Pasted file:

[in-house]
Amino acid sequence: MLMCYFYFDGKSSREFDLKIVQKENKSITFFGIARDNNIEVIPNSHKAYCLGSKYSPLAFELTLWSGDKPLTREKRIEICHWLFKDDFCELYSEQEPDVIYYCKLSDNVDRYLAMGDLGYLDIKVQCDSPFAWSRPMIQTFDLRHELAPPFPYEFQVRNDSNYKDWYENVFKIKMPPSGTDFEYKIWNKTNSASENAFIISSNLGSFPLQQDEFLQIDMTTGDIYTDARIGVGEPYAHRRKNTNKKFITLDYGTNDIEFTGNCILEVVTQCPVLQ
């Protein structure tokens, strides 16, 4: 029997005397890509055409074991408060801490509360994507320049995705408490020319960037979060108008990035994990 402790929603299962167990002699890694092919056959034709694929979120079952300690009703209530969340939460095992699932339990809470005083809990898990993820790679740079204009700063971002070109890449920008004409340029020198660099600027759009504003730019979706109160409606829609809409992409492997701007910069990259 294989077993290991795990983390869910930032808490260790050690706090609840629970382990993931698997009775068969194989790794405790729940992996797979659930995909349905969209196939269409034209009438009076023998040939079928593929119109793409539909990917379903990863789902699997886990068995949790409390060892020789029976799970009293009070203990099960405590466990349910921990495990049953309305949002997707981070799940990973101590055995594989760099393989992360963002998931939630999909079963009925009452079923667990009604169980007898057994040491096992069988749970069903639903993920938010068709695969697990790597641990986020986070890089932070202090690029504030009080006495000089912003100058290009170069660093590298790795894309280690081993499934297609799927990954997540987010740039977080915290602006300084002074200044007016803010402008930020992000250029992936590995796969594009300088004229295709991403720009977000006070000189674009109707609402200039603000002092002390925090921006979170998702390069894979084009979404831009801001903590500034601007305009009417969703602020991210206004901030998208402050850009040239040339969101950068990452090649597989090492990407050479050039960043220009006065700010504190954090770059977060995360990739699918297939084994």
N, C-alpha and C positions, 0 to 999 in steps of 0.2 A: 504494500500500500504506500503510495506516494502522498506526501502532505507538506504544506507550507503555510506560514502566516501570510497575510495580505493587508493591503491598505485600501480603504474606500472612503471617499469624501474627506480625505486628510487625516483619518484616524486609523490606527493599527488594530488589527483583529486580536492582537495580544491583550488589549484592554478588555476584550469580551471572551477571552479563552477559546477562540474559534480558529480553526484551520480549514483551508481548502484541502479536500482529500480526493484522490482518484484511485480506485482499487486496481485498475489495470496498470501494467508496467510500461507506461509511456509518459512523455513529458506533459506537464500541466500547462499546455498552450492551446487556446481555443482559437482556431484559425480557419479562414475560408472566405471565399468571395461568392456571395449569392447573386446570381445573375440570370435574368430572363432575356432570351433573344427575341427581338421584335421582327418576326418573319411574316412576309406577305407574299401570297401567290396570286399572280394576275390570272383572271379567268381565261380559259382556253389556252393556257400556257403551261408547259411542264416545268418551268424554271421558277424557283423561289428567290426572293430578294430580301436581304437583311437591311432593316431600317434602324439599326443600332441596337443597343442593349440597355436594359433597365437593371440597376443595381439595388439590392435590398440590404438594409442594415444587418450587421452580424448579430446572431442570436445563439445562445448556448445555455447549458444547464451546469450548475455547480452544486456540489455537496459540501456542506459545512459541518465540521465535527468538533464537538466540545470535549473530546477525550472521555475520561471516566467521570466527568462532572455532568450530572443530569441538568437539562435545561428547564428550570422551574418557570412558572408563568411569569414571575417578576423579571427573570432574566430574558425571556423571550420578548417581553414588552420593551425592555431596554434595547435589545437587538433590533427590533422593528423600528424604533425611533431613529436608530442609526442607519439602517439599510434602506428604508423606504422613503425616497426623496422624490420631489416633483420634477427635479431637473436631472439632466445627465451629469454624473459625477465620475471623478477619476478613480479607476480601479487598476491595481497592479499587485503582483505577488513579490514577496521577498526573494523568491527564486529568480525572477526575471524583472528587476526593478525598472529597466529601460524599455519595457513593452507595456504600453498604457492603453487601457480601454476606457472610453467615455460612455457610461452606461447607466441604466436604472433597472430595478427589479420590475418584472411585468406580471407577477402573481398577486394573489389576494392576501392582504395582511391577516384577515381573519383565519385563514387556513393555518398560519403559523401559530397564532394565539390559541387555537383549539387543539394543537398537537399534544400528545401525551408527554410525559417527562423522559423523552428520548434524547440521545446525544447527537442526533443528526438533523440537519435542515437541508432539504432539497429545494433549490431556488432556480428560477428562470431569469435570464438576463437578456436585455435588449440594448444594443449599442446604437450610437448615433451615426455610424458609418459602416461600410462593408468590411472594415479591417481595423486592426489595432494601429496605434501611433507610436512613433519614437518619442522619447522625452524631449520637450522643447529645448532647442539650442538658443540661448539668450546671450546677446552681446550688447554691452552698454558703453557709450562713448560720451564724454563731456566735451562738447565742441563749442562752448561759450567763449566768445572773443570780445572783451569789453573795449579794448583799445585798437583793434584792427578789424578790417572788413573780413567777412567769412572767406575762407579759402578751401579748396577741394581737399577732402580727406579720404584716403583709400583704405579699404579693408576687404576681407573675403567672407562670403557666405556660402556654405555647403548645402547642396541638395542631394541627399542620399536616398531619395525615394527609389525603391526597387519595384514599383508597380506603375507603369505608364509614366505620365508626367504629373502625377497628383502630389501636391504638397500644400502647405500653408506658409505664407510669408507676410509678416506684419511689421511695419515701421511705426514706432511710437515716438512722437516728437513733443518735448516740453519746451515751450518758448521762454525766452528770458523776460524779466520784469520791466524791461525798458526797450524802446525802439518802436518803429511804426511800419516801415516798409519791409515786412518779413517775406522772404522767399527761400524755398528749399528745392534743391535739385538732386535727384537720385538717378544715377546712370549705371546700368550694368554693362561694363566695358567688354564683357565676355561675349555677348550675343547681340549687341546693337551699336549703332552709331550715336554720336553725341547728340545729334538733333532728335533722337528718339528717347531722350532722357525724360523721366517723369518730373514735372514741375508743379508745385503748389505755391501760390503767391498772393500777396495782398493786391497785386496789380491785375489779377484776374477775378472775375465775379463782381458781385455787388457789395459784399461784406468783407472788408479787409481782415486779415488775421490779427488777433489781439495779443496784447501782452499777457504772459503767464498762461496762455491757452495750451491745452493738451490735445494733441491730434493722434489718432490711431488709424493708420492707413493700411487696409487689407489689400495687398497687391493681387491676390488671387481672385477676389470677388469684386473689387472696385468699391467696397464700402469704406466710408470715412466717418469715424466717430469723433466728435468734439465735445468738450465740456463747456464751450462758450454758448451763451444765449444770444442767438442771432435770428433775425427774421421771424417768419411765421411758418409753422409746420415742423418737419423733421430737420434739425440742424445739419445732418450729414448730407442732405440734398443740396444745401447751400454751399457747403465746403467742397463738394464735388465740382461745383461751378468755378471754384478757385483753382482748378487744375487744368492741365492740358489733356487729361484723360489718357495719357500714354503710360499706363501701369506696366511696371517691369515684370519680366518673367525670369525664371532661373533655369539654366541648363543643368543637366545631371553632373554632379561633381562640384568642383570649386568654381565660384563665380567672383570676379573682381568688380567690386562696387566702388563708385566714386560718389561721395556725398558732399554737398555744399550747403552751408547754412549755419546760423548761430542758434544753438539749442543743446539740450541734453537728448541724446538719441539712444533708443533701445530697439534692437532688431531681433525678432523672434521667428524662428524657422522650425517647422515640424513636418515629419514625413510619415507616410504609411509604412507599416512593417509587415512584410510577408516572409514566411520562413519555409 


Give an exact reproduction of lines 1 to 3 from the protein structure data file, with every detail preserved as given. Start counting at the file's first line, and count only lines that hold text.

[in-house]
Amino acid sequence: MLMCYFYFDGKSSREFDLKIVQKENKSITFFGIARDNNIEVIPNSHKAYCLGSKYSPLAFELTLWSGDKPLTREKRIEICHWLFKDDFCELYSEQEPDVIYYCKLSDNVDRYLAMGDLGYLDIKVQCDSPFAWSRPMIQTFDLRHELAPPFPYEFQVRNDSNYKDWYENVFKIKMPPSGTDFEYKIWNKTNSASENAFIISSNLGSFPLQQDEFLQIDMTTGDIYTDARIGVGEPYAHRRKNTNKKFITLDYGTNDIEFTGNCILEVVTQCPVLQ
């Protein structure tokens, strides 16, 4: 029997005397890509055409074991408060801490509360994507320049995705408490020319960037979060108008990035994990 402790929603299962167990002699890694092919056959034709694929979120079952300690009703209530969340939460095992699932339990809470005083809990898990993820790679740079204009700063971002070109890449920008004409340029020198660099600027759009504003730019979706109160409606829609809409992409492997701007910069990259 294989077993290991795990983390869910930032808490260790050690706090609840629970382990993931698997009775068969194989790794405790729940992996797979659930995909349905969209196939269409034209009438009076023998040939079928593929119109793409539909990917379903990863789902699997886990068995949790409390060892020789029976799970009293009070203990099960405590466990349910921990495990049953309305949002997707981070799940990973101590055995594989760099393989992360963002998931939630999909079963009925009452079923667990009604169980007898057994040491096992069988749970069903639903993920938010068709695969697990790597641990986020986070890089932070202090690029504030009080006495000089912003100058290009170069660093590298790795894309280690081993499934297609799927990954997540987010740039977080915290602006300084002074200044007016803010402008930020992000250029992936590995796969594009300088004229295709991403720009977000006070000189674009109707609402200039603000002092002390925090921006979170998702390069894979084009979404831009801001903590500034601007305009009417969703602020991210206004901030998208402050850009040239040339969101950068990452090649597989090492990407050479050039960043220009006065700010504190954090770059977060995360990739699918297939084994």